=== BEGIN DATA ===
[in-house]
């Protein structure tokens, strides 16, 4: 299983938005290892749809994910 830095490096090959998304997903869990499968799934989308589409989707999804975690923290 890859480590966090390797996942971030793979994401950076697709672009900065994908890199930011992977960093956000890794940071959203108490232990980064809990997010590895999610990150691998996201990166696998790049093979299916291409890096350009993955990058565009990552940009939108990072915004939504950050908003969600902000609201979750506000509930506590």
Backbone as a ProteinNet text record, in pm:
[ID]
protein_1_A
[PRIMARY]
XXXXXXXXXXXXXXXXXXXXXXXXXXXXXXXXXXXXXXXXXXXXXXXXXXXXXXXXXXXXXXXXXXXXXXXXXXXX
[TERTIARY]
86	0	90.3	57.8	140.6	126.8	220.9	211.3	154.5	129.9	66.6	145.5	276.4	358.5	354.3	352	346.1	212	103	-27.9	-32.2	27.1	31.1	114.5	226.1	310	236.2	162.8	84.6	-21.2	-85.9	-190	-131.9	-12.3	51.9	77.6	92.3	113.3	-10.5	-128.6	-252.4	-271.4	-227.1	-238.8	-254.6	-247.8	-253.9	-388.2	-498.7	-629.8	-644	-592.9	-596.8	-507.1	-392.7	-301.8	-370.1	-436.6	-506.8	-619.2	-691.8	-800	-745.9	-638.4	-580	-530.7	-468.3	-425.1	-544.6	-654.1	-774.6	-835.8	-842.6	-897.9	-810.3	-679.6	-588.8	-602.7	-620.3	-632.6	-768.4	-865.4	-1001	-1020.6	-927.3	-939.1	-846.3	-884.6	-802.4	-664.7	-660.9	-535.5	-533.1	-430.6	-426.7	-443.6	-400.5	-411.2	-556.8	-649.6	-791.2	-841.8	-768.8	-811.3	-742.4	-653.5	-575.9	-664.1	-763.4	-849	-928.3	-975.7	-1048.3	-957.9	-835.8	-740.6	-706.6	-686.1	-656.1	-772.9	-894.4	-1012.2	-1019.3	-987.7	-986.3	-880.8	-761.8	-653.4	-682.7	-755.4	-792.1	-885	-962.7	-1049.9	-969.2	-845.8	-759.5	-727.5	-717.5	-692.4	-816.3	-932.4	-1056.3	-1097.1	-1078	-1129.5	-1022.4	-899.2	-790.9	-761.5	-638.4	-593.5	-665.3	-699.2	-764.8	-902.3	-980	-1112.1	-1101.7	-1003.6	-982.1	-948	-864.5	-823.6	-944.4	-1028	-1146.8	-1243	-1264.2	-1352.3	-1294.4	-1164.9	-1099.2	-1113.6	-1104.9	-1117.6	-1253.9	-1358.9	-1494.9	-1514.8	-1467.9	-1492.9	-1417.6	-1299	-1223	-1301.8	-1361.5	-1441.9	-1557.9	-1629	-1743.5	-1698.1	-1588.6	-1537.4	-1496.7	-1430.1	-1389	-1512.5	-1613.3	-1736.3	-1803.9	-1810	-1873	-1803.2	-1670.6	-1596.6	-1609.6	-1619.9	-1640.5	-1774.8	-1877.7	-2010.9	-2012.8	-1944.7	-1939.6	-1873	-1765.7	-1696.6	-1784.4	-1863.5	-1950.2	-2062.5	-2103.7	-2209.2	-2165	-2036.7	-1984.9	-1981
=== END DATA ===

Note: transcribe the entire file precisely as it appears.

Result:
[in-house]
């Protein structure tokens, strides 16, 4: 299983938005290892749809994910 830095490096090959998304997903869990499968799934989308589409989707999804975690923290 890859480590966090390797996942971030793979994401950076697709672009900065994908890199930011992977960093956000890794940071959203108490232990980064809990997010590895999610990150691998996201990166696998790049093979299916291409890096350009993955990058565009990552940009939108990072915004939504950050908003969600902000609201979750506000509930506590």
Backbone as a ProteinNet text record, in pm:
[ID]
protein_1_A
[PRIMARY]
XXXXXXXXXXXXXXXXXXXXXXXXXXXXXXXXXXXXXXXXXXXXXXXXXXXXXXXXXXXXXXXXXXXXXXXXXXXX
[TERTIARY]
86	0	90.3	57.8	140.6	126.8	220.9	211.3	154.5	129.9	66.6	145.5	276.4	358.5	354.3	352	346.1	212	103	-27.9	-32.2	27.1	31.1	114.5	226.1	310	236.2	162.8	84.6	-21.2	-85.9	-190	-131.9	-12.3	51.9	77.6	92.3	113.3	-10.5	-128.6	-252.4	-271.4	-227.1	-238.8	-254.6	-247.8	-253.9	-388.2	-498.7	-629.8	-644	-592.9	-596.8	-507.1	-392.7	-301.8	-370.1	-436.6	-506.8	-619.2	-691.8	-800	-745.9	-638.4	-580	-530.7	-468.3	-425.1	-544.6	-654.1	-774.6	-835.8	-842.6	-897.9	-810.3	-679.6	-588.8	-602.7	-620.3	-632.6	-768.4	-865.4	-1001	-1020.6	-927.3	-939.1	-846.3	-884.6	-802.4	-664.7	-660.9	-535.5	-533.1	-430.6	-426.7	-443.6	-400.5	-411.2	-556.8	-649.6	-791.2	-841.8	-768.8	-811.3	-742.4	-653.5	-575.9	-664.1	-763.4	-849	-928.3	-975.7	-1048.3	-957.9	-835.8	-740.6	-706.6	-686.1	-656.1	-772.9	-894.4	-1012.2	-1019.3	-987.7	-986.3	-880.8	-761.8	-653.4	-682.7	-755.4	-792.1	-885	-962.7	-1049.9	-969.2	-845.8	-759.5	-727.5	-717.5	-692.4	-816.3	-932.4	-1056.3	-1097.1	-1078	-1129.5	-1022.4	-899.2	-790.9	-761.5	-638.4	-593.5	-665.3	-699.2	-764.8	-902.3	-980	-1112.1	-1101.7	-1003.6	-982.1	-948	-864.5	-823.6	-944.4	-1028	-1146.8	-1243	-1264.2	-1352.3	-1294.4	-1164.9	-1099.2	-1113.6	-1104.9	-1117.6	-1253.9	-1358.9	-1494.9	-1514.8	-1467.9	-1492.9	-1417.6	-1299	-1223	-1301.8	-1361.5	-1441.9	-1557.9	-1629	-1743.5	-1698.1	-1588.6	-1537.4	-1496.7	-1430.1	-1389	-1512.5	-1613.3	-1736.3	-1803.9	-1810	-1873	-1803.2	-1670.6	-1596.6	-1609.6	-1619.9	-1640.5	-1774.8	-1877.7	-2010.9	-2012.8	-1944.7	-1939.6	-1873	-1765.7	-1696.6	-1784.4	-1863.5	-1950.2	-2062.5	-2103.7	-2209.2	-2165	-2036.7	-1984.9	-1981